Holding Companies Accountable When They Allow a Breach of Your Personal Data

By Truong Pham

Understanding Data Breach

A data breach is the unauthorized access or disclosure of sensitive or confidential information by a third-party. This unauthorized access can occur through various means, including cyberattacks, inadequate data security practices, vulnerabilities in third-party systems and software, ransomware, malware, and phishing.

Data breaches are motivated in part by financial gain. In some instances, hackers gain unauthorized access to vulnerable computer systems or networks to steal sensitive information, personal information, or financial information belonging to individuals whose data is stored within. Information stolen as a result of a data breach can be used for malicious purposes, such as identity theft or sold on the dark web in exchange for currency.

Residents of California may recover for damages arising from a data breach involving their personal information.

What is Personally Identifiable Information

Personally Identifiable Information or PII stored on a computer system or network is typically the target of a data breach. The California Consumer Privacy Act (“CCPA”) defines personal information as information that identifies, relates to, or could reasonably be linked with an individual or an individual’s household. For example, personal information or sensitive personal information could include an individual’s name, address, social security number, email address, driver’s license number, passport number, or other identifiers.

Have You Received a Data Breach Letter?

In California, the law requires businesses and state agencies to notify any California resident whose unencrypted personal information was acquired or reasonably believed to have been acquired, by an unauthorized person. This notification must be made by a business or state agency following a data breach and must be made without unreasonable delay.

A Notice of Data Breach letter is required under California law following a data breach and is meant to inform consumers whose personal information was involved in the breach of the following information: (1) “What Happened,” (2) “What Information Was Involved,” (3) “What We Are Doing,” (4) “What You Can Do,” and (5) “For More Information.”

California Consumer Privacy Act (“CCPA”)

Under the CCPA, businesses that collect consumers’ personal information are required to implement reasonable security practices and procedures to protect this information.

Business and Consumer Defined

The CCPA defines a business as a sole proprietorship, partnership, limited liability company, corporation, association, or other legal entity that is organized or operated for the profit or financial benefit of its shareholders or other owners. A consumer is defined as a person who is a California resident.

Remedies Under the CCPA

Consumers whose personal information was involved in a data breach may bring a private right of action to recover damages and injunctive or declaratory relief. Statutory damages under the CCPA are no less than $100 and no more than $750 per consumer per incident or actual damages, whichever is greater. (See Civ. Code § 1798.150.)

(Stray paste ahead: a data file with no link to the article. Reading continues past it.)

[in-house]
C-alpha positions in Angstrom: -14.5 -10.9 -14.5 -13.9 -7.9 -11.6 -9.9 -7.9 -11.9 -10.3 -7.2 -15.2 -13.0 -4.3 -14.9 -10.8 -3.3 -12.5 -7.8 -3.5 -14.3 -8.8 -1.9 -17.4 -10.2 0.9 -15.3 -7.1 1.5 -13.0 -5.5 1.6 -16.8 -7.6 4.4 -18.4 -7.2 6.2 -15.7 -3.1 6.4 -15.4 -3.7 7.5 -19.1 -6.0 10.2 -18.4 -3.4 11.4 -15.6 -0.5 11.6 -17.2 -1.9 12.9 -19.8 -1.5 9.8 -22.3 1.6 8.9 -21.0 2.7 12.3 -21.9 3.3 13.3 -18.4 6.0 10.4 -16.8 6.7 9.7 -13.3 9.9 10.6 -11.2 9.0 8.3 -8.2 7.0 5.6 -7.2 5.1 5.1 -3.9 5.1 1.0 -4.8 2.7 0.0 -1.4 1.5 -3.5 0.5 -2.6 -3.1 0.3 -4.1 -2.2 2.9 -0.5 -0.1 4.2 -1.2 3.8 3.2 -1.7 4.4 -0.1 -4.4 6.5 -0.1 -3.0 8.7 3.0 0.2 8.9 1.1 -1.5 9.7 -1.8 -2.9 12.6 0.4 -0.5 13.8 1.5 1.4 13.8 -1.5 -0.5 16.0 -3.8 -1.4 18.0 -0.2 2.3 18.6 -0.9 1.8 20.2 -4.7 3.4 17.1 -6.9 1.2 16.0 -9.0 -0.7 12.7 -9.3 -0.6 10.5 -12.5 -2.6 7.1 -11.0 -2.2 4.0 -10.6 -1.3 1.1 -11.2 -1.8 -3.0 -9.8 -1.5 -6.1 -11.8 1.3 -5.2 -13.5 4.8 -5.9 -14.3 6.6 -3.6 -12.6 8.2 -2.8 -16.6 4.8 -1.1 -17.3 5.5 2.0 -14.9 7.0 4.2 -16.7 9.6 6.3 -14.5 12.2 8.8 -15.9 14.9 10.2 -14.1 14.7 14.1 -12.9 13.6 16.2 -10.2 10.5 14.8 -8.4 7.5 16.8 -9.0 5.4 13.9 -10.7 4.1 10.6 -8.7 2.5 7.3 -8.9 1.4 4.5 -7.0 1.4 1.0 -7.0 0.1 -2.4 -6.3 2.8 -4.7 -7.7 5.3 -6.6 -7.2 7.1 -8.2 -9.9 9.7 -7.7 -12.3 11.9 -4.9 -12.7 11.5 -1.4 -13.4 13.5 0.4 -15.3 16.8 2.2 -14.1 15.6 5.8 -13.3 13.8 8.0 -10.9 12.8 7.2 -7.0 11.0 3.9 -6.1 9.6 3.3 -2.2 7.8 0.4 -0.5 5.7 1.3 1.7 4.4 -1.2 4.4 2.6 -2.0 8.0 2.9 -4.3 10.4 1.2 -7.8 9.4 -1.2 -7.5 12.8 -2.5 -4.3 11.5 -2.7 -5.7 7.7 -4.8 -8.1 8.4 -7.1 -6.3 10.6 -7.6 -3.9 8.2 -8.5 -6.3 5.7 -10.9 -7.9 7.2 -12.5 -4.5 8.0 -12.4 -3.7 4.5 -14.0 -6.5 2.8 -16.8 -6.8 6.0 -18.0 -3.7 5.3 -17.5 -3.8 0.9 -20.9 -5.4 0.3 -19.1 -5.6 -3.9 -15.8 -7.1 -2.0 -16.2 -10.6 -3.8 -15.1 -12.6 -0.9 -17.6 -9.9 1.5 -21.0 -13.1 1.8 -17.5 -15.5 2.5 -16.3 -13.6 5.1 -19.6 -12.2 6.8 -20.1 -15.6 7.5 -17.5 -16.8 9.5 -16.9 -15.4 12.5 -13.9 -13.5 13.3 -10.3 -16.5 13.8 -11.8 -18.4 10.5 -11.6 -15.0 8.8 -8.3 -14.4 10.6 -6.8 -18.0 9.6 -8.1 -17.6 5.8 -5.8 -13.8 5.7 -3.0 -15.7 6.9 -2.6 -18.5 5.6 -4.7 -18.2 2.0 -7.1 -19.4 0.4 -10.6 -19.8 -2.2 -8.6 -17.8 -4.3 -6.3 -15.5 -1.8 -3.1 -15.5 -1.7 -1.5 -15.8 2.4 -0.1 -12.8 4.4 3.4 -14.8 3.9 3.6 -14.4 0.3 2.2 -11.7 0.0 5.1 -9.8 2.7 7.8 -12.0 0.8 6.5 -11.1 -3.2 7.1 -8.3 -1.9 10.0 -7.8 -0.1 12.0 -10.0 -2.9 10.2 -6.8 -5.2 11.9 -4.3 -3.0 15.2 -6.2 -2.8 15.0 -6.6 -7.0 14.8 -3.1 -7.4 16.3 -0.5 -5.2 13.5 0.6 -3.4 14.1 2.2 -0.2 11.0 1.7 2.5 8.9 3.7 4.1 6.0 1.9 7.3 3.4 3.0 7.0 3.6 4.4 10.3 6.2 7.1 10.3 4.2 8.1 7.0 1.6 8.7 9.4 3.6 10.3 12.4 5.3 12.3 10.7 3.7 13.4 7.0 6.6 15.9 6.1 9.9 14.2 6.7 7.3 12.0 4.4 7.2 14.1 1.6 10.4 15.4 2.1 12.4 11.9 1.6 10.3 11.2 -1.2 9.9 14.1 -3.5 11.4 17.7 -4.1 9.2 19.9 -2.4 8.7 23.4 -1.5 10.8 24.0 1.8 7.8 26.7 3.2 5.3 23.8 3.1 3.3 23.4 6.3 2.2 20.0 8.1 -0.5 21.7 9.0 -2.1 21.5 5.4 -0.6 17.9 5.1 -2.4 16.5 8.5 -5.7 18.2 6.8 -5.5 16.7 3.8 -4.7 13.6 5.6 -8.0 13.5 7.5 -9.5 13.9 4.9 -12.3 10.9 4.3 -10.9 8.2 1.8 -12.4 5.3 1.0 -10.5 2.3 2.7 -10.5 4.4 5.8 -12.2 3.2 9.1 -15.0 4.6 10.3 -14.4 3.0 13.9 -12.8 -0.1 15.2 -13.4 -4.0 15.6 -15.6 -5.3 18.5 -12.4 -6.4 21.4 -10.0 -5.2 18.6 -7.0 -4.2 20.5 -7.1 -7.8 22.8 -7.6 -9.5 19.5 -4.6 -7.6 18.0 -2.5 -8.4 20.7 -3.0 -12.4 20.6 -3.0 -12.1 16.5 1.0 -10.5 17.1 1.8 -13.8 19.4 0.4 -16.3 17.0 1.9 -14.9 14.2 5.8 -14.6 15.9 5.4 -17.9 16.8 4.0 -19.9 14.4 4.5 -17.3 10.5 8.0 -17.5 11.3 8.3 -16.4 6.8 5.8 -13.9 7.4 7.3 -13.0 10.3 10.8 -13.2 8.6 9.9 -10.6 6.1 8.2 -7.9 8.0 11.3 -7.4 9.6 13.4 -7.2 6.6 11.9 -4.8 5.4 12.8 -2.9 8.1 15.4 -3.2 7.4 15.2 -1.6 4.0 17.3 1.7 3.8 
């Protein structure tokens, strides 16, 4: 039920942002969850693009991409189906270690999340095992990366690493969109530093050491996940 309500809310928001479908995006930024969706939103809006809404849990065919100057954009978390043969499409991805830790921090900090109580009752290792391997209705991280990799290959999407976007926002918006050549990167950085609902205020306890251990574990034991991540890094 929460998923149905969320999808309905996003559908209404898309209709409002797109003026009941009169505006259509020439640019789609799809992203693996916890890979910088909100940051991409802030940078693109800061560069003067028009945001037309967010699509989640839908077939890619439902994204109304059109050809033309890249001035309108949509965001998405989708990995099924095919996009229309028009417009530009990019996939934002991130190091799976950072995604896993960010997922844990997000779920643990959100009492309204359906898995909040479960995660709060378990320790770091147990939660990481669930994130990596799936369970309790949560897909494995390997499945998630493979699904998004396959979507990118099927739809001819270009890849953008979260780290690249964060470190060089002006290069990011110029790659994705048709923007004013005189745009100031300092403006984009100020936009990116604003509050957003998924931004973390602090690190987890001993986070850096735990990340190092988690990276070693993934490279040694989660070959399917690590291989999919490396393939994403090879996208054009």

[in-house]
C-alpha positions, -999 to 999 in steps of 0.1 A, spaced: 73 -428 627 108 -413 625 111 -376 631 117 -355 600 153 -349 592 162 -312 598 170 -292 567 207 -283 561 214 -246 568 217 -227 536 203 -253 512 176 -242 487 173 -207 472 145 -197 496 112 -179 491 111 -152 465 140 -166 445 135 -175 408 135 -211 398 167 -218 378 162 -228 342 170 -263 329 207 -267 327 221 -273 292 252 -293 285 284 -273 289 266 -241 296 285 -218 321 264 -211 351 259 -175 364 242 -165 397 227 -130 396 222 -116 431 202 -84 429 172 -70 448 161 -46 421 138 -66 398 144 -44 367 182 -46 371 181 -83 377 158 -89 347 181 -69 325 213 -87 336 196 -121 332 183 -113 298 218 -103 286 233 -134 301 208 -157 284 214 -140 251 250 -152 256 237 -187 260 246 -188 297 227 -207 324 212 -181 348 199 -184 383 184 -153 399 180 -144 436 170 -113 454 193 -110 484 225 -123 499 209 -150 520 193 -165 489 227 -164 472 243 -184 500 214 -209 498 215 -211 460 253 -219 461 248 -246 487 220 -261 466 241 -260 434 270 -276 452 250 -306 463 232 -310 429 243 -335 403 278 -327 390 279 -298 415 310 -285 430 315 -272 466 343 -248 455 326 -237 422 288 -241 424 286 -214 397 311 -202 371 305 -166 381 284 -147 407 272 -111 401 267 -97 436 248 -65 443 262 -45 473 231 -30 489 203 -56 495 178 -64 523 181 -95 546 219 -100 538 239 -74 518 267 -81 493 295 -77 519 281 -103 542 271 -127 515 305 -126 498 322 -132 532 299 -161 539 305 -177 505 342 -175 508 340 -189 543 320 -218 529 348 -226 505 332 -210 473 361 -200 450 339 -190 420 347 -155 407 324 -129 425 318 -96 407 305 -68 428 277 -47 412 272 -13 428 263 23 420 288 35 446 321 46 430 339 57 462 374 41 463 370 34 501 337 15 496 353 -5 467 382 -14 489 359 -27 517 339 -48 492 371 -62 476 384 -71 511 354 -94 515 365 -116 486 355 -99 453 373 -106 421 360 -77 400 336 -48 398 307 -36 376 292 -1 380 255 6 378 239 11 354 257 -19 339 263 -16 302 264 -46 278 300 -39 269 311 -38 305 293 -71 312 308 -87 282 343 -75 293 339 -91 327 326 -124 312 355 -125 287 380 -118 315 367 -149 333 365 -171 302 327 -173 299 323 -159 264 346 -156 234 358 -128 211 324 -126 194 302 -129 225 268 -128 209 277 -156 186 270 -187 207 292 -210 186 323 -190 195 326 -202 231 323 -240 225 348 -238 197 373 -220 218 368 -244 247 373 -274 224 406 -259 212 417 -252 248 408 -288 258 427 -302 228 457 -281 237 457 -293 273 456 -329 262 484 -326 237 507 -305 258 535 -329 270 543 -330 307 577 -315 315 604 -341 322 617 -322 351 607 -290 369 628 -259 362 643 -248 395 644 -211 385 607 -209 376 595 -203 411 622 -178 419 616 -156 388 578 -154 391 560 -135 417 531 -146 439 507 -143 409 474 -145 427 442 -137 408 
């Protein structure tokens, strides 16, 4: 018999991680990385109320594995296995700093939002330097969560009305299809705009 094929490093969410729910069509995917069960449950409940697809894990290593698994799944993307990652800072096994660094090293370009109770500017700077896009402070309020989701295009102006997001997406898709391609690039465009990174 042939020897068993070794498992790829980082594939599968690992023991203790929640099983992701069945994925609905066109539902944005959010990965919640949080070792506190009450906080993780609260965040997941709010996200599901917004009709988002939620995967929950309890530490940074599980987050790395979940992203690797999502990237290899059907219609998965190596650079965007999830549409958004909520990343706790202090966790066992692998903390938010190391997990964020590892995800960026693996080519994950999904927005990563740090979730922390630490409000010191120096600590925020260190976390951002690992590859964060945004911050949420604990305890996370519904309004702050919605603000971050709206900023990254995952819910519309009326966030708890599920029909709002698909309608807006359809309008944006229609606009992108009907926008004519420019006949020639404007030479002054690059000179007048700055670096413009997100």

Notice Requirement

However, prior to filing a claim for damages, a consumer must provide a business with 30 days written notice of the violations and an opportunity to cure the violations that led to the breach. (See Civ. Code § 1798.150.)

Of course, residents of California are not strictly limited to recovery under the CCPA. In fact, victims of data breaches may be entitled to financial compensation among other remedies available under various consumer protection statutes and laws in California.

Data Breach Class Actions

Data breach lawsuits are oftentimes brought as a class action by a representative plaintiff (usually a victim of the data breach) on behalf of a class of individuals who have been similarly affected by a data breach. These individuals often share a common set of circumstances, such as having their personal information accessed, used, or exposed by an unauthorized third-party.

Due to the nature of class actions and the amount of class members involved, a class action lawsuit is one example of creating systemic change in the way a business or state agency collects, secures, encrypts, or safeguards its members’ personal information.

Class actions require counsel who can competently and adequately represent the interests of the class. At Arns Davis Law, our class action attorneys have considerable experience litigating complex class actions in both state and federal courts. In addition, our class action attorneys have been appointed class counsel on numerous complex class actions in both state and federal courts.

The MOVEit Breach and How We Can Help

In May 2023, hackers exploited a vulnerability in the MOVEit software file transfer tool to access sensitive and confidential information belonging to various organizations and individuals including financial institutions, colleges, health care organizations, and public pension funds.

As a result of this breach, over 2,000 organizations and over 60,000,000 individuals have had their information exposed.

At Arns Davis Law we are dedicated to fighting for your rights. If you believe you’ve been a victim of the MOVEit data breach or any other breach, please contact our data breach attorneys today to schedule a free consultation.

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